Michael H. Pahos
August 3, 1929 – February 7, 2020

It is with great sadness, yet with hope in the Resurrection that the Greek Orthodox Metropolis of San Francisco shares news of the passing of Michael H. Pahos, Archon Ekdikos, who reposed in the Lord on February 7, 2020, surrounded by his loving family.

“To say that Mike was a pillar of the Saint Barbara parish would not do justice to the leadership he provided for this community,” stated His Eminence Metropolitan Gerasimos of San Francisco. “Mike was not the kind of person who directed others in their service, but rather he led by example in his professional career, and especially through the vision he brought to his beloved parish of Saint Barbara. After leading a full and rich life, Mike is resting in the arms of Jesus Christ and is now joining with the angelic choir singing praises to the Lord.”

Mike is survived by his loving wife of 61 years, Vivian Pahos, daughter Maria Pahos-Benson (Bruce), son Theo Pahos (Leora), sister Georgia Tripsas (Trifon), and adoring grandchildren Marie and Vivian Pahos.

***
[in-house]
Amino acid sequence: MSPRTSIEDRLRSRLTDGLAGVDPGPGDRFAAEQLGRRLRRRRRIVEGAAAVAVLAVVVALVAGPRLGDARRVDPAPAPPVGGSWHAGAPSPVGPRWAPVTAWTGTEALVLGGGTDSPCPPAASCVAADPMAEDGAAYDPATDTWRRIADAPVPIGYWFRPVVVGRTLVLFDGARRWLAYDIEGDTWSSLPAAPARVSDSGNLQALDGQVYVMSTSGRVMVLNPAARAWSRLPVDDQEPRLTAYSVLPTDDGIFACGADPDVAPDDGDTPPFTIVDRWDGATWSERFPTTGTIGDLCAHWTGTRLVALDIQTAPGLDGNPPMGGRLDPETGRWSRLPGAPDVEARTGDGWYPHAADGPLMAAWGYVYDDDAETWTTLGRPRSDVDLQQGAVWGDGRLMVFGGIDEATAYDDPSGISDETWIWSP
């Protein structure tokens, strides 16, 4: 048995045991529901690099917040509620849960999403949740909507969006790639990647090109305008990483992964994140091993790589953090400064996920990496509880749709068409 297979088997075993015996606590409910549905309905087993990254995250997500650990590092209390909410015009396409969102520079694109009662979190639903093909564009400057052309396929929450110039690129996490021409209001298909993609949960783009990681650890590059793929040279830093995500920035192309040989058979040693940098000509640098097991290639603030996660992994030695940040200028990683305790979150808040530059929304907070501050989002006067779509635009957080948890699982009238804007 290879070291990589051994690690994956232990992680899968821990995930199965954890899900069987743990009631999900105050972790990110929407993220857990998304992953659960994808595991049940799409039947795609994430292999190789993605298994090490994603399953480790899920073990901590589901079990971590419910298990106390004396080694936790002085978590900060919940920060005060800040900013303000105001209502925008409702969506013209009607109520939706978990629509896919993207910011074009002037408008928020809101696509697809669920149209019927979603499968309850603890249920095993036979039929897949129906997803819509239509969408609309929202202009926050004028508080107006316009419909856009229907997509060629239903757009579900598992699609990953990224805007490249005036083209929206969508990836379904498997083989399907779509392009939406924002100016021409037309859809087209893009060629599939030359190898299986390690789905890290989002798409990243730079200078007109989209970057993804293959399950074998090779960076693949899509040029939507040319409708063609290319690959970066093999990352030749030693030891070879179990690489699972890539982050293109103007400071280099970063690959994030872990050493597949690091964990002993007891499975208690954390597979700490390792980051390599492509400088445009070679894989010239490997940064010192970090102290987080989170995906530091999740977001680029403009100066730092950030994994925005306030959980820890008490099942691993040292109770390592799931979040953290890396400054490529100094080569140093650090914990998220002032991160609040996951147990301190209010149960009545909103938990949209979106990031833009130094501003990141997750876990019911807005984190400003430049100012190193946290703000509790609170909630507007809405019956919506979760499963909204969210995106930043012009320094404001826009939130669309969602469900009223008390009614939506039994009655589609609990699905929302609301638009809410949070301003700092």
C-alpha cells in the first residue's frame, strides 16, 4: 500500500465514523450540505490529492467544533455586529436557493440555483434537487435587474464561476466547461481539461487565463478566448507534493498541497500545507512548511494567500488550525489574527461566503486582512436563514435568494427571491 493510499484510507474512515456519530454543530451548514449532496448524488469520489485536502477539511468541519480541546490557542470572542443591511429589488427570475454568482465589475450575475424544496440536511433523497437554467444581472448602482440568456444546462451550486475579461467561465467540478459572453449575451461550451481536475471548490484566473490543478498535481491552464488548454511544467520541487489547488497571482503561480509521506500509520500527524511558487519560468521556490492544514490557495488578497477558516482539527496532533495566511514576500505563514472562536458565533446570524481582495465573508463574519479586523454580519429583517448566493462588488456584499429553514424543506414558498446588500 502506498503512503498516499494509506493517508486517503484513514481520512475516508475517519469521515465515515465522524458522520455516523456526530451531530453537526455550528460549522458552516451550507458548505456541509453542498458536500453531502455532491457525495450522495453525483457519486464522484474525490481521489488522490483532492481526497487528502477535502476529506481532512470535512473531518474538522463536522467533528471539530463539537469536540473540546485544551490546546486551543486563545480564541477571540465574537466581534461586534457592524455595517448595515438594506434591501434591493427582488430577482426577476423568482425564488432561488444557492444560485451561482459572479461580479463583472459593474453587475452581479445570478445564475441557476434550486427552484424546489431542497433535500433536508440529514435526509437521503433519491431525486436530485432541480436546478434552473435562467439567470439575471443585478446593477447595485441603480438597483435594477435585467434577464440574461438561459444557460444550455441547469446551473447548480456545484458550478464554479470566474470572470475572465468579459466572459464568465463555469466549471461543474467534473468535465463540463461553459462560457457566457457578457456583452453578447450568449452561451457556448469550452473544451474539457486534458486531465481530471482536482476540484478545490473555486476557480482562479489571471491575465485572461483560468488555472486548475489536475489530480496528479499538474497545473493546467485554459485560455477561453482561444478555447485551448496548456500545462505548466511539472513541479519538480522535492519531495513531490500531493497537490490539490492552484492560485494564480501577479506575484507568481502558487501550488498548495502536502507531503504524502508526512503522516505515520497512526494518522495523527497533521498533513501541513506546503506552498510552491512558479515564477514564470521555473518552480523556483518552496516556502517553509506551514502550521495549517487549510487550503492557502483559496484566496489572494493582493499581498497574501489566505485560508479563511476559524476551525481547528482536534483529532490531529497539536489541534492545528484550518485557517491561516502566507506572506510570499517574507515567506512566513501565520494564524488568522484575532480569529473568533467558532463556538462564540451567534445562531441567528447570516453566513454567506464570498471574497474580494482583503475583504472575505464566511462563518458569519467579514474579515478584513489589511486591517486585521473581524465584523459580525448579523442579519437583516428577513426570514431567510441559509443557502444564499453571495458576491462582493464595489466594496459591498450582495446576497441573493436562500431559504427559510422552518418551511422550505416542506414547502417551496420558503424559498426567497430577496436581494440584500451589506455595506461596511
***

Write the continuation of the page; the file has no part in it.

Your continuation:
The Trisagion Service will be held on Thursday, February 13 at 7:00 p.m. at St. Barbara Greek Orthodox Church, 1205 San Antonio Creek Road in Santa Barbara. The funeral service will take place at 10:00 a.m. on Friday, February 14, with interment at Santa Barbara Cemetery.

In lieu of flowers, memorial donations may be made to Saint Barbara Greek Orthodox Church or the Santa Barbara Choral Society.

May his memory be eternal!

Obituary for Michael H. Pahos

Mike Pahos told his family that he was the “the luckiest man alive” shortly before he passed on the evening of February 7, 2020 at Cottage Hospital surrounded by his family and friends. He died the same way he lived: with grace and dedication to his family, friends and church.